A toddler with a rare chromosome condition has proved doctors wrong after they said he would likely never be able to crawl, sit-up, walk or talk.
Ethan Bothe, one, of North Carolina, has distal chromosome 18q deletion syndrome, which occurs in around one in 55,000 births worldwide.
His parents, Jennifer Bothe, 32, and Kyle Bothe, 34, were devastated when doctors said Ethan would need therapy for the rest of his life.
The condition leads to a huge list of medical problems, including poor muscle tone, growth problems, vision loss and hand, food, face and head abnormalities.
Although Ethan has severe development problems, he has reached a milestone his medics thought he may never achieve.
He started to crawl in February and can now pull himself up to stand and can say, ‘mama’ and ‘dada’. His progress has left his geneticist and parents awe-struck.
Ethan Bothe must wear a cranial helmet (pictured) because the muscles on one side of his neck were extremely tight, which lead to plagiocephaly, also known as ‘flat head’ syndrome. The helmet helps the skull to grow more evenly by applying pressure in ‘bulging’ places
When Ethan was born in March 2018, his parents, Jennifer Bothe, 32, and Kyle Bothe, 34, of North Carolina, were devastated when doctors said he would likely never be able to crawl, sit-up, walk or talk. Pictured in hospital at birth
Ethan, who is now one years old, was diagnosed with rare distal chromosome 18q deletion syndrome. It leads to a huge list of medical problems, including poor muscle tone, growth problems, vision loss and hand, food, face and head abnormalities. Pictured with Mrs Bothe
Mrs Bothe said: ‘The first time Ethan stood up at a small table I cried, the first time he said mama I cried, the first time he swallowed food that wasn’t pureed I cried.
‘I was completely overwhelmed with emotion every time Ethan achieved something we knew was infinitely difficult for him.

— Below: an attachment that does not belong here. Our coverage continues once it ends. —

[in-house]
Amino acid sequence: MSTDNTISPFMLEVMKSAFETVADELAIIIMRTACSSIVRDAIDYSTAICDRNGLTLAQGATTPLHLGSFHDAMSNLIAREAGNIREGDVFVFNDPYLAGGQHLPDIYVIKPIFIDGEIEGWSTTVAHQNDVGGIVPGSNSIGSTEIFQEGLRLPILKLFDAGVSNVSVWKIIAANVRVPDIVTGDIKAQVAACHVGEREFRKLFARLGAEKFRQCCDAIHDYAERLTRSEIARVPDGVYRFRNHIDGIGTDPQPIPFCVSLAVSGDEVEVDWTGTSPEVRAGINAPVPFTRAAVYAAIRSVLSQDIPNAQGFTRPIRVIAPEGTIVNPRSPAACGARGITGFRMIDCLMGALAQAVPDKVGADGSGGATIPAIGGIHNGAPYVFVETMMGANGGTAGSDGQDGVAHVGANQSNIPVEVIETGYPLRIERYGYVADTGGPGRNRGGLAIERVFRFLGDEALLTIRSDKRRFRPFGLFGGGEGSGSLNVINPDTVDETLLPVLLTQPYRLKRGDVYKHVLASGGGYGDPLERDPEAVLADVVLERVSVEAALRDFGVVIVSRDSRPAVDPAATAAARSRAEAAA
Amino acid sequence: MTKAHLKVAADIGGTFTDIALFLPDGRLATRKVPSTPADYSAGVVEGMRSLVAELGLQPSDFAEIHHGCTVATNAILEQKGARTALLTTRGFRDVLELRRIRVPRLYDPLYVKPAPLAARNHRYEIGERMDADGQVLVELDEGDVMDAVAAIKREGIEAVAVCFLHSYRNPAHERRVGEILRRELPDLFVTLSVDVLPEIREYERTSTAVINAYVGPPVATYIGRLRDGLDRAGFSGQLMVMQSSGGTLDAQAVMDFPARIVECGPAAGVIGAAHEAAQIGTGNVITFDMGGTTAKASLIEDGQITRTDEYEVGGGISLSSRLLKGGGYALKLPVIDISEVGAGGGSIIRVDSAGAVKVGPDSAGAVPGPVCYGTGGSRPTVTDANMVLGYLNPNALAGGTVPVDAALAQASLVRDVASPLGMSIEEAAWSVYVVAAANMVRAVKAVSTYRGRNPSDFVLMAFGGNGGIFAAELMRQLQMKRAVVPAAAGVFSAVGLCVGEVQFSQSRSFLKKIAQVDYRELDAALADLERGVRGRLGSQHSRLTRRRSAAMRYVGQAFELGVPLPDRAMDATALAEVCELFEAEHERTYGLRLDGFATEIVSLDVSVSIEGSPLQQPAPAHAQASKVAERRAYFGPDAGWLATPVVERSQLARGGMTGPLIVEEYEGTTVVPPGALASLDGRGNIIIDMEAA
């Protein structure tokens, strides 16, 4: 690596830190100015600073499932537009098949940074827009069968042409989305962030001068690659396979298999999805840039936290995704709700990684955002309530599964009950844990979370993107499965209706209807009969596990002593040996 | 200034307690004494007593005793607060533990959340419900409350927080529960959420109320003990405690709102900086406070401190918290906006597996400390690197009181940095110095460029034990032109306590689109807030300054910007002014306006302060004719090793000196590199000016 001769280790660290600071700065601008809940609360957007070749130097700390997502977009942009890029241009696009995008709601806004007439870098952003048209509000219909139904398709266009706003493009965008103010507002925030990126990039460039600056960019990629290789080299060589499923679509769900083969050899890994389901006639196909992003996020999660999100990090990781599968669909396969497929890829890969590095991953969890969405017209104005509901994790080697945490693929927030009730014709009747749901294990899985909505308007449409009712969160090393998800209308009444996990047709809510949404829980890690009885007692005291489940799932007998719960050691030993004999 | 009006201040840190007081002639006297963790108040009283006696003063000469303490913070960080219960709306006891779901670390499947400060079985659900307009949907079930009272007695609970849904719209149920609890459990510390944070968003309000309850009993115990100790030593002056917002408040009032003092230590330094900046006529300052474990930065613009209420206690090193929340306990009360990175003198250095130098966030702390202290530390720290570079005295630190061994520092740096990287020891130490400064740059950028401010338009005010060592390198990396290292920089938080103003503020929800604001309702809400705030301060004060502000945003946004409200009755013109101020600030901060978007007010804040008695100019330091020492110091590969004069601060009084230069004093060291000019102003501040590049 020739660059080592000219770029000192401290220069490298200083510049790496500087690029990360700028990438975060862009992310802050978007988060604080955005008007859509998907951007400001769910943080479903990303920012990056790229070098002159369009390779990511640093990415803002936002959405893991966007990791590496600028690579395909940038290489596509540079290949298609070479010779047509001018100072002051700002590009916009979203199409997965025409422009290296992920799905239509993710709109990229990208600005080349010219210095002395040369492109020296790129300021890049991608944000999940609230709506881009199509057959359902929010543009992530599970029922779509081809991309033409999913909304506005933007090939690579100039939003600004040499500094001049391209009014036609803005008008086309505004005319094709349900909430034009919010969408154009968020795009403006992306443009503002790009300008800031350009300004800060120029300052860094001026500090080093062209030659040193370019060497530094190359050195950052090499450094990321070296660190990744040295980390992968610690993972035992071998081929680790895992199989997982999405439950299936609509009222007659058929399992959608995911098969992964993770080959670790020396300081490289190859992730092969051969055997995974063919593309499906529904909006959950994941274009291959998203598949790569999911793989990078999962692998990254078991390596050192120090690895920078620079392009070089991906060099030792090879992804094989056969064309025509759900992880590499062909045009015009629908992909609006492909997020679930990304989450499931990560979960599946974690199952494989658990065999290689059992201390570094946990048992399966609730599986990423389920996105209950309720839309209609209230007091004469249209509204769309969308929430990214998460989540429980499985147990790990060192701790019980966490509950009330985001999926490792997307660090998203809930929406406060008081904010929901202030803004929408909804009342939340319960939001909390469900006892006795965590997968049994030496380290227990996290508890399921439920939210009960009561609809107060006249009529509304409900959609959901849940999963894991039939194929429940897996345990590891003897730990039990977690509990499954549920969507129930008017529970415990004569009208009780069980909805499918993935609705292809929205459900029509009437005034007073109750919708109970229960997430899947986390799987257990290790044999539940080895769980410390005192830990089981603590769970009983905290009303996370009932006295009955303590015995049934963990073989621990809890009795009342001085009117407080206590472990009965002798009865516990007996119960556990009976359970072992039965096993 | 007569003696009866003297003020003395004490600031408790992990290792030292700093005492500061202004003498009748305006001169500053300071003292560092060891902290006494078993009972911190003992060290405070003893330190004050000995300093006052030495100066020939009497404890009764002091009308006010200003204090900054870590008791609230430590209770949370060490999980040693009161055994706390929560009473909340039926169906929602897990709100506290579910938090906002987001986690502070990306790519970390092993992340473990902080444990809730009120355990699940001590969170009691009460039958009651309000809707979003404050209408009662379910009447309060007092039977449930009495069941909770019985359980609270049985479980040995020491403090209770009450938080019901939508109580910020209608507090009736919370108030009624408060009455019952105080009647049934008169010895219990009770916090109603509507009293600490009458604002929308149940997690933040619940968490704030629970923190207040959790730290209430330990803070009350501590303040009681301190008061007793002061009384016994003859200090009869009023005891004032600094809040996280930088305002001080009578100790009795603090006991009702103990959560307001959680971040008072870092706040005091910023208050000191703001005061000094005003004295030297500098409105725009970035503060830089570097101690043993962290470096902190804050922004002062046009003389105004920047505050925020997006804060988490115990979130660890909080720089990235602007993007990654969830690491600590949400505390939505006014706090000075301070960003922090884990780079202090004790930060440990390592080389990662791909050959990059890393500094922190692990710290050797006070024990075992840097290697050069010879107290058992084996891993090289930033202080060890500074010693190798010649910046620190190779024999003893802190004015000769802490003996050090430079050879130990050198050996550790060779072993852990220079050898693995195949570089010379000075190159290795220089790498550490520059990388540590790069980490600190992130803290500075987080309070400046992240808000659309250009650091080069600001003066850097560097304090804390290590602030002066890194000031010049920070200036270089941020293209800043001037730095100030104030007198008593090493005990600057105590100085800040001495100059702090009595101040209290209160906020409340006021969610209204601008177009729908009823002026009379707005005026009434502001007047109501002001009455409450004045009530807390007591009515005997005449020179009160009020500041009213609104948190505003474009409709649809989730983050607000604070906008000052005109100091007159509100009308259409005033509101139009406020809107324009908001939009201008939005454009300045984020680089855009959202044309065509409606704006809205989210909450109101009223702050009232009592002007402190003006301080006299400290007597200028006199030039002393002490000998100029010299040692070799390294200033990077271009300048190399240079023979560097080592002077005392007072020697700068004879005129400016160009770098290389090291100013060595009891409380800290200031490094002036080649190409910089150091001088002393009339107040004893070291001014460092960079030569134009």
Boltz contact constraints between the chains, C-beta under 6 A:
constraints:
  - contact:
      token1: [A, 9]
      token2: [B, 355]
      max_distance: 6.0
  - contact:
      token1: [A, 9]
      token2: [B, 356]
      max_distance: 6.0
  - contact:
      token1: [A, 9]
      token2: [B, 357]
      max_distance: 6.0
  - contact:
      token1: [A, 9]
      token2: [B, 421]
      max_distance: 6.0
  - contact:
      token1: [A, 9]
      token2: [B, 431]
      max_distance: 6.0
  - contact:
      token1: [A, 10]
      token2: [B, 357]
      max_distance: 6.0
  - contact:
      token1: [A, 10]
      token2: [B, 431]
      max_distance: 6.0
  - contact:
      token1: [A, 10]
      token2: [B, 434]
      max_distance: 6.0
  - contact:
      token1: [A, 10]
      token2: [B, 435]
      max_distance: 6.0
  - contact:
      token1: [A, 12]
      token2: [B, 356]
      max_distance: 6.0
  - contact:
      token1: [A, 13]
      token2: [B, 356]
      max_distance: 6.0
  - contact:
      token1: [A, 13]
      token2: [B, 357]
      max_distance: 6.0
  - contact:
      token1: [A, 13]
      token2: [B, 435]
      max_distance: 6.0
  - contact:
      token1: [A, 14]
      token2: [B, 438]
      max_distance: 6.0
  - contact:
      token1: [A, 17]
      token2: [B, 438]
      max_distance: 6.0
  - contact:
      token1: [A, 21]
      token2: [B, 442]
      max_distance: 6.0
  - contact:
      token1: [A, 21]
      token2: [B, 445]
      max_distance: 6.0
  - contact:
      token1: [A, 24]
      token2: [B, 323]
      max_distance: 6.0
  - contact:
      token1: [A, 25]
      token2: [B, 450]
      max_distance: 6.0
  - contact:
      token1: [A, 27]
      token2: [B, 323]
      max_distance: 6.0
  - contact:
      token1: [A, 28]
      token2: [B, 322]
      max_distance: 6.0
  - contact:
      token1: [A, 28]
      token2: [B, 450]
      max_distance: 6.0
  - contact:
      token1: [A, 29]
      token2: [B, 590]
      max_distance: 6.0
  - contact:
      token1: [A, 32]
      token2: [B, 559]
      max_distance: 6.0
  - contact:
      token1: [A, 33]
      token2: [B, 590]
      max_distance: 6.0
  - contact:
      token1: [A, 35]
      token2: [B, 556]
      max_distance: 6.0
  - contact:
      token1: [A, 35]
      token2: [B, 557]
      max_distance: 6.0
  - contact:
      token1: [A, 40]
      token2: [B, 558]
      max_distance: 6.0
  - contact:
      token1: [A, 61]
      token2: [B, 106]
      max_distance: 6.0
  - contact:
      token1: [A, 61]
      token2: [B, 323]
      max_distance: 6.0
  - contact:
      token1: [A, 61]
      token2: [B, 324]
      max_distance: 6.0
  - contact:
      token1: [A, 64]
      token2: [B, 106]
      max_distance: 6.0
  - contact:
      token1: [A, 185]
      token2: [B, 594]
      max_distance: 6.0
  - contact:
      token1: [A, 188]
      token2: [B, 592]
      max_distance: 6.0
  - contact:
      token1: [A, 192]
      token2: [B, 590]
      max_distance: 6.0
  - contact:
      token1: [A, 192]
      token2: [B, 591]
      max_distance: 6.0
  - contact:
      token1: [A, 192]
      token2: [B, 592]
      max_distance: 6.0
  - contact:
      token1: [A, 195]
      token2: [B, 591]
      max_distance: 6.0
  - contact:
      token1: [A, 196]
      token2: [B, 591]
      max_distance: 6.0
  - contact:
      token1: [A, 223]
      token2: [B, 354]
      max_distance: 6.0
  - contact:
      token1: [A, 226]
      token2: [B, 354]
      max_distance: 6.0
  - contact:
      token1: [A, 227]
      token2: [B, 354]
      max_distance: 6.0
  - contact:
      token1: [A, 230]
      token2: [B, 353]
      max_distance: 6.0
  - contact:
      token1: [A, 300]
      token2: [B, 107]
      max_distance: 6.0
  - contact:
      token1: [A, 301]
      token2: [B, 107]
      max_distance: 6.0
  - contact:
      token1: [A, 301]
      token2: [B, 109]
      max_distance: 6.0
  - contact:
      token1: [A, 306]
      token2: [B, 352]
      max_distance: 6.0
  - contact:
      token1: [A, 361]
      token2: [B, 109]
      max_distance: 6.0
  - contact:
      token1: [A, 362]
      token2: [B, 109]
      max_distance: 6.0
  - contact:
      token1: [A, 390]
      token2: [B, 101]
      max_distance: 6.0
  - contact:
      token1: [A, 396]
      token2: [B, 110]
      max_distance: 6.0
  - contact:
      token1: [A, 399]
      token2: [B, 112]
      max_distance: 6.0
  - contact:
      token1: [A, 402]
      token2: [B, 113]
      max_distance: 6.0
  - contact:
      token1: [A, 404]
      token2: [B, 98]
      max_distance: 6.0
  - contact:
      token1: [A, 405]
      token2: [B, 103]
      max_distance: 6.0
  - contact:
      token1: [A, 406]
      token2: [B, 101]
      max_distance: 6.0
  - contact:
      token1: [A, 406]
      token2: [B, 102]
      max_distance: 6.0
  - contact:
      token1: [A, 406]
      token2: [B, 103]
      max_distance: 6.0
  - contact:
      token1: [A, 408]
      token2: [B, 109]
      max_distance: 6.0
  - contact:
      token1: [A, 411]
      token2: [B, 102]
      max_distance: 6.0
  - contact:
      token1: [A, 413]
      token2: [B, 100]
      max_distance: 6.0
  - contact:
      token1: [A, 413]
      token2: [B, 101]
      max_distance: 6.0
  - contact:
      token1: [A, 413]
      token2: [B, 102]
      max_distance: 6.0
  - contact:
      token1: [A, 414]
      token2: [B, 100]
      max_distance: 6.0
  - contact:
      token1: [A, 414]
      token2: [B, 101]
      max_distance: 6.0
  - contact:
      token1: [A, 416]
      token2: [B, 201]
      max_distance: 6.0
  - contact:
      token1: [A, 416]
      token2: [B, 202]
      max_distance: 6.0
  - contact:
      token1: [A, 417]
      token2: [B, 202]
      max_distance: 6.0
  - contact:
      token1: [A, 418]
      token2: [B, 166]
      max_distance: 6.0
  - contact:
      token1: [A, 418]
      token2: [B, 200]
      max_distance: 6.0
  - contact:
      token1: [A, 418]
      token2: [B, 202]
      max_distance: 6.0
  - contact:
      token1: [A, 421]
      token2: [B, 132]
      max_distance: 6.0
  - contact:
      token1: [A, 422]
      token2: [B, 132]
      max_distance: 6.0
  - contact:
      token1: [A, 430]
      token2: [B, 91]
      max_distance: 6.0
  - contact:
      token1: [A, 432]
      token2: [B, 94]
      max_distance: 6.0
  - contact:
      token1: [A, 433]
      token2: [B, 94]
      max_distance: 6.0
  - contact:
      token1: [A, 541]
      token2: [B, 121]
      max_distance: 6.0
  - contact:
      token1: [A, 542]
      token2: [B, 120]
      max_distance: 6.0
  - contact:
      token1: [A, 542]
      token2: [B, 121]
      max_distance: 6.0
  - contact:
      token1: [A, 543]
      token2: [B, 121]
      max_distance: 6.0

‘I’ve since heard that in medical school they train doctors to say, “I’m sorry” when they are delivering a diagnosis like this. But I firmly believe that needs to change.’
She added: ‘Parent’s don’t want sympathy for the existence of their child and saying, “I’m sorry” makes it seem like there’s something devastating to be sorry for.
WHAT IS DISTAL CHROMOSOME 18G DELETION SYNDROME?
Chromosome 18q deletion is a rare genetic condition that leads to a variety of medical conditions.
It is a chromosomal disorder in which there is a deletion of part of the long arm of chromosome 18.
The level of severity varies from case to case and deletions are either proximal where the deletion is closer to the centre of the chromosome or distal where the deletion is at the end.
Its characteristic features generally include, a short stature, hypotonia (poor muscle tone), hand and foot abnormalities, head and facial abnormalities which can include microcephaly (small head), a ‘carp shaped’ mouth, deep set eyes or an unusually flat or underdeveloped midfacial region.
According to the U.S. National Library of Medicine, chromosome 18q deletion occurs in approximately one in 55,000 newborns worldwide.
Since the disorder was originally reported in the medical literature in 1964, more than 80 cases have been recorded, according the the National Organisation for Rare Disorders.
It can be inherited from either parent but can also be ‘de novo’, which means that it is unique to the person effected.
‘When in fact, these babies can teach us more about love, acceptance and inclusion than anything or anyone else in this world.’
In 2017 Mrs Bothe became pregnant for a second time after welcoming her and Mr Bothe’s first child, Ella, now three, in 2016.
A routine genetic screening early in her pregnancy indicated red flags that couldn’t be identified without further testing which showed her unborn son only had one kidney.
Ethan was born in March 2018 and in the months that followed he underwent further testing.
Mrs Bothe said: ‘We knew something was not one hundred per cent with Ethan, but we didn’t have a name for it until this meeting with the geneticist.
‘Frankly, Kyle and I were both really positive it was nothing big.’
In July 2018 Ethan’s parents attended their first geneticist appointment.
Mrs Bothe said: ‘When we sat down with the geneticist she said, “I’m very sorry to tell you this but your son has a rare genetic condition called chromosome 18q deletion syndrome”.’
The couple were told that Ethan’s condition, along with hypotonia, which is very low muscle tone, would mean it was unlikely he would ever be able to sit up, crawl, stand, walk or talk and that he might lose his sight and hearing.
There is a high risk of him losing his vision and his hearing as he gets older and he will be very short in stature because he will probably have low growth hormone, doctors warned.
Mr and Mrs Bothe were told in July 2018 that Ethan had the syndrome after having genetic testing. They were shocked as the only thing that had been noticed at birth was camptodactyly – a medical condition that causes one or more fingers to be permanently bent. Mrs Bothe said she ‘crumbled’ and felt like her child had died